Technopolitics in the Spanish 15M movement: new models of self-organizing political action of connected multitudes

I just came back from attending to the ANN SONIC Conference at Los Angeles. I was invited together with Javier Toret by Manuel Castells to present some of the results we have been developing during the last year at the DatAnalysis15M research network.

We presented an analysis of how new large-scale models of social/political organization that have emerged during the last years around the Spanish 15M movement. We described two different types of large-scale organization: a first phase where crowds learn to strategically use social media and other digital tools to modulate collective action, massive emotional contagion and focus of swarm attention; and a second phase where some parts of the network start developing a strong functional specialization (e.g. the PAH network focused on foreclosure evictions, Marea Verde focused in public education, etc.), creating a ecosystem which gives place to the emerge of a long-term robust network organization based on transient moments synchronization, in a similar way of how the dynamic core hypothesis suggest neural self-organization works.

You can see here the slides of our presentation here.

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About maguilera0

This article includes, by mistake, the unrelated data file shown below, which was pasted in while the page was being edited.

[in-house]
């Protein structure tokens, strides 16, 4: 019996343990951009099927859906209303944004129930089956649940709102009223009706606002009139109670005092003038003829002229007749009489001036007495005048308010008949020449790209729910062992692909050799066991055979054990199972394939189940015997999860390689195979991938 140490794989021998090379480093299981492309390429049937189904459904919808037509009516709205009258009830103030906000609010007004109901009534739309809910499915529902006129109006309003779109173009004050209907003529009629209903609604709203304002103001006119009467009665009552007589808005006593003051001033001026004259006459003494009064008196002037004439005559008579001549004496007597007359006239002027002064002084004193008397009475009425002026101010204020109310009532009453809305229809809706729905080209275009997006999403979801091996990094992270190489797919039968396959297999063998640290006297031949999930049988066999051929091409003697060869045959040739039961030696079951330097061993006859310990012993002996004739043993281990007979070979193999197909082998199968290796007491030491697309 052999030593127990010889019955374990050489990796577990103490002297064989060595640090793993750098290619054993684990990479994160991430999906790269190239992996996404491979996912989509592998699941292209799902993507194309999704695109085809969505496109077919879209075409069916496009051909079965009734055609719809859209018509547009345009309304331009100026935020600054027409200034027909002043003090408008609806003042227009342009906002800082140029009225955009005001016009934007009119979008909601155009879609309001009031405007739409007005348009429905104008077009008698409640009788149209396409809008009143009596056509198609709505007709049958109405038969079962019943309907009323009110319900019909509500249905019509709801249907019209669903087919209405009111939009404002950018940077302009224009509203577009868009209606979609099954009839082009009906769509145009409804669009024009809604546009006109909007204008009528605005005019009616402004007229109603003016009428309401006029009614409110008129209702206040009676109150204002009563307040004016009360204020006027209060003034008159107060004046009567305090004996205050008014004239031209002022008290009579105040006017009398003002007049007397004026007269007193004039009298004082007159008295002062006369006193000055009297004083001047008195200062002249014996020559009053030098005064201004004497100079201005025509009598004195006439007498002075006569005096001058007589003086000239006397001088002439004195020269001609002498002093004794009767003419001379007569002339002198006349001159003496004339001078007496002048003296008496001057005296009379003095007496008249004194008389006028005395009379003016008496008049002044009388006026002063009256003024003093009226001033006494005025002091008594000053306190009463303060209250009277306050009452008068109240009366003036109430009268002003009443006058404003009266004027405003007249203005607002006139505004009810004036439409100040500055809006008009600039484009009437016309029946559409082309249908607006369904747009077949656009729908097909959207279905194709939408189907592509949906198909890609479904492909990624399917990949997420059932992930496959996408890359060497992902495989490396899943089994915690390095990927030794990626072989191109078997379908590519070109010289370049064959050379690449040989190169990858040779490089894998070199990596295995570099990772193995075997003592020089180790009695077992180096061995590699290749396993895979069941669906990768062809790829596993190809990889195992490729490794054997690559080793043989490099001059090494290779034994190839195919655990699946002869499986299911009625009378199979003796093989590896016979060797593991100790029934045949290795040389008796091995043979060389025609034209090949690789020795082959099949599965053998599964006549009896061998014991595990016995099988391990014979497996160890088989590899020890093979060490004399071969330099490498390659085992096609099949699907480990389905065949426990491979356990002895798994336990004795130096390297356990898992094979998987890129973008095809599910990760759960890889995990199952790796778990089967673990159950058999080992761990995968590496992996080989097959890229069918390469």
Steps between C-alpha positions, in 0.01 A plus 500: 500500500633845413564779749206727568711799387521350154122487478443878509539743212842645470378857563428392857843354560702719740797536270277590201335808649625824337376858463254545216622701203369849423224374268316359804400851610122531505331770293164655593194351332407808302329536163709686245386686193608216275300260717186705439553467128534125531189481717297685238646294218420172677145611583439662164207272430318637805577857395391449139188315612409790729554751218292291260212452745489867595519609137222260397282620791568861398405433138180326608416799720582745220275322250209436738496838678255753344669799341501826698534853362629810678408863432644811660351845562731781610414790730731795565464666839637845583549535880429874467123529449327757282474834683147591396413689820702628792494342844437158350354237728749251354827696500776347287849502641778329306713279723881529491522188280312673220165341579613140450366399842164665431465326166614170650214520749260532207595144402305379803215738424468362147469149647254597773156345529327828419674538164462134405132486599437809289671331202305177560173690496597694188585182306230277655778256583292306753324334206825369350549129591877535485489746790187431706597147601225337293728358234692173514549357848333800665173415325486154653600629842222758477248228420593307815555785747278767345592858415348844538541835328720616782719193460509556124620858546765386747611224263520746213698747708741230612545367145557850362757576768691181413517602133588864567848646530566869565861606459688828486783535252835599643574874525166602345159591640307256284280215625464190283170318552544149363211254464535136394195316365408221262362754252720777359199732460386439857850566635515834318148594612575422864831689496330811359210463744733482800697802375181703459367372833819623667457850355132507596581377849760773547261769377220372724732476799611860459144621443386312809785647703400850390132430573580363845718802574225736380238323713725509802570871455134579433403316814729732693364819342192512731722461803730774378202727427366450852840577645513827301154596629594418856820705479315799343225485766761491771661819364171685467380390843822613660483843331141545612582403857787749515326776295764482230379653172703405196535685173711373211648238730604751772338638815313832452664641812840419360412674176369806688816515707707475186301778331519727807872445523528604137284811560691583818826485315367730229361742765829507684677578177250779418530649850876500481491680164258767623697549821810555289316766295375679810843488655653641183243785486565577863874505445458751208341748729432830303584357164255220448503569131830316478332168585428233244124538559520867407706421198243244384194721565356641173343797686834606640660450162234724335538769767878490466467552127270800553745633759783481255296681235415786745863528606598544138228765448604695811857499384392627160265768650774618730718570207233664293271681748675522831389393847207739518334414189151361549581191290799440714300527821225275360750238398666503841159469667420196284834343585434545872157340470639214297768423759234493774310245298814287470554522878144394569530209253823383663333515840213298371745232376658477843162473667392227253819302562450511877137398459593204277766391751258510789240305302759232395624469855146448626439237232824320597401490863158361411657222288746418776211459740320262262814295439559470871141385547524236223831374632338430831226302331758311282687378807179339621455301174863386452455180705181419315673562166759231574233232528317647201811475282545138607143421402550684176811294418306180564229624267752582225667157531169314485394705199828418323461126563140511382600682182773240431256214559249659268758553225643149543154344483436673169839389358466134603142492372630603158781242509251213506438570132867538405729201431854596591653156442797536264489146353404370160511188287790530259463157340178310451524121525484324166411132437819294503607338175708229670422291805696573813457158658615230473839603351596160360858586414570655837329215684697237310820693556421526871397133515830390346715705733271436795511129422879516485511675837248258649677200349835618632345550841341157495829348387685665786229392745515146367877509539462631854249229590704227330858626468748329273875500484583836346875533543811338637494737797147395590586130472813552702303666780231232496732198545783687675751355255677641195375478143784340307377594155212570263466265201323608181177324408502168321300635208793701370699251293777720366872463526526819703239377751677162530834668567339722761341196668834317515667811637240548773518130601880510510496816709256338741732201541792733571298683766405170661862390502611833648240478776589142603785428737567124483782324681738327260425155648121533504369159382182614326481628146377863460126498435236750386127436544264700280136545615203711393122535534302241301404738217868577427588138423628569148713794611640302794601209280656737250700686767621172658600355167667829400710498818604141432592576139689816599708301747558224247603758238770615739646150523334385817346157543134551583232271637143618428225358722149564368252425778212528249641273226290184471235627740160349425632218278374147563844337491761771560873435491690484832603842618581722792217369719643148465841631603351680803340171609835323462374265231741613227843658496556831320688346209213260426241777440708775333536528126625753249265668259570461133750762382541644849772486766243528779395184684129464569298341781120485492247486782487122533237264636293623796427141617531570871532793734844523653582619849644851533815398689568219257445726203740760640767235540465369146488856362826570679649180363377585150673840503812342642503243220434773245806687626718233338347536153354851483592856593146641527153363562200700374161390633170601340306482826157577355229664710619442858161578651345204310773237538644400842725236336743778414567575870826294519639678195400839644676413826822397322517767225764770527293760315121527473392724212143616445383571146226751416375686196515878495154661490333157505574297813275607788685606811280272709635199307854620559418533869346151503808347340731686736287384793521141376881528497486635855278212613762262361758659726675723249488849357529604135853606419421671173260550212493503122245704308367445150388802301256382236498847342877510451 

Miguel Aguilera is a Postdoctoral Research Fellow at the IAS Research Center for Life, Mind and Society at the University of the Basque Country. He has been a visiting researcher at the Cognitive Science Program at Indiana University and the Ikegami Lab in the Department of General Systems Studies at the University of Tokyo, and a postdoctoral fellow at the University of the University of Zaragoza and the University of the Balearic Islands. His research focuses on autonomy in biological and social systems from an interdisciplinary perspective, integrating insights from cognitive science, theoretical neuroscience, computational modeling, adaptive behaviour, and complex systems. It combines nonlinear and dynamical models, evolutionary algorithms, and mathematical analysis from dynamical systems, network and information theory, to generate and understand situated and embodied models of agency in the realms of artificial life and evolutionary robotics, computational neuroscience, collective intelligence practices and socio-technical systems.
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